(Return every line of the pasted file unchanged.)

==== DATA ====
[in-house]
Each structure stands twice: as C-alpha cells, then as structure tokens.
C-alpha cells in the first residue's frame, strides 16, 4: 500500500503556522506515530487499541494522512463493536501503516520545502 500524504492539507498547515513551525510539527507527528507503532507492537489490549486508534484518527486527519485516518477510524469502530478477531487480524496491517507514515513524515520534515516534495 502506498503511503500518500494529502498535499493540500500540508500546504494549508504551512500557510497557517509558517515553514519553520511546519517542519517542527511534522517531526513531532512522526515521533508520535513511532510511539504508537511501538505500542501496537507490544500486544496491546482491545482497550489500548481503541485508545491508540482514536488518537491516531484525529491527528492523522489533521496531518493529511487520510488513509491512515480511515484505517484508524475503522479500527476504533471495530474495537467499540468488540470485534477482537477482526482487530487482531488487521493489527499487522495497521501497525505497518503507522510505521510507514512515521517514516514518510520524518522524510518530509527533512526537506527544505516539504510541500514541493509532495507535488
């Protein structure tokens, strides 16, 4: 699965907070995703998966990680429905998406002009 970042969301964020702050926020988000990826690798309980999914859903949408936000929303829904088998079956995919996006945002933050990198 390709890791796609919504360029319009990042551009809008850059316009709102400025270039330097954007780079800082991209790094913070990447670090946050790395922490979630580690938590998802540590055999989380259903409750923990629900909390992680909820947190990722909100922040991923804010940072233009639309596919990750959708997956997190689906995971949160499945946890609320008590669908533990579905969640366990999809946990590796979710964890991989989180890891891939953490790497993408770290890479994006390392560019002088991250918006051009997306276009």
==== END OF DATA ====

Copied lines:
[in-house]
Each structure stands twice: as C-alpha cells, then as structure tokens.
C-alpha cells in the first residue's frame, strides 16, 4: 500500500503556522506515530487499541494522512463493536501503516520545502 500524504492539507498547515513551525510539527507527528507503532507492537489490549486508534484518527486527519485516518477510524469502530478477531487480524496491517507514515513524515520534515516534495 502506498503511503500518500494529502498535499493540500500540508500546504494549508504551512500557510497557517509558517515553514519553520511546519517542519517542527511534522517531526513531532512522526515521533508520535513511532510511539504508537511501538505500542501496537507490544500486544496491546482491545482497550489500548481503541485508545491508540482514536488518537491516531484525529491527528492523522489533521496531518493529511487520510488513509491512515480511515484505517484508524475503522479500527476504533471495530474495537467499540468488540470485534477482537477482526482487530487482531488487521493489527499487522495497521501497525505497518503507522510505521510507514512515521517514516514518510520524518522524510518530509527533512526537506527544505516539504510541500514541493509532495507535488
């Protein structure tokens, strides 16, 4: 699965907070995703998966990680429905998406002009 970042969301964020702050926020988000990826690798309980999914859903949408936000929303829904088998079956995919996006945002933050990198 390709890791796609919504360029319009990042551009809008850059316009709102400025270039330097954007780079800082991209790094913070990447670090946050790395922490979630580690938590998802540590055999989380259903409750923990629900909390992680909820947190990722909100922040991923804010940072233009639309596919990750959708997956997190689906995971949160499945946890609320008590669908533990579905969640366990999809946990590796979710964890991989989180890891891939953490790497993408770290890479994006390392560019002088991250918006051009997306276009």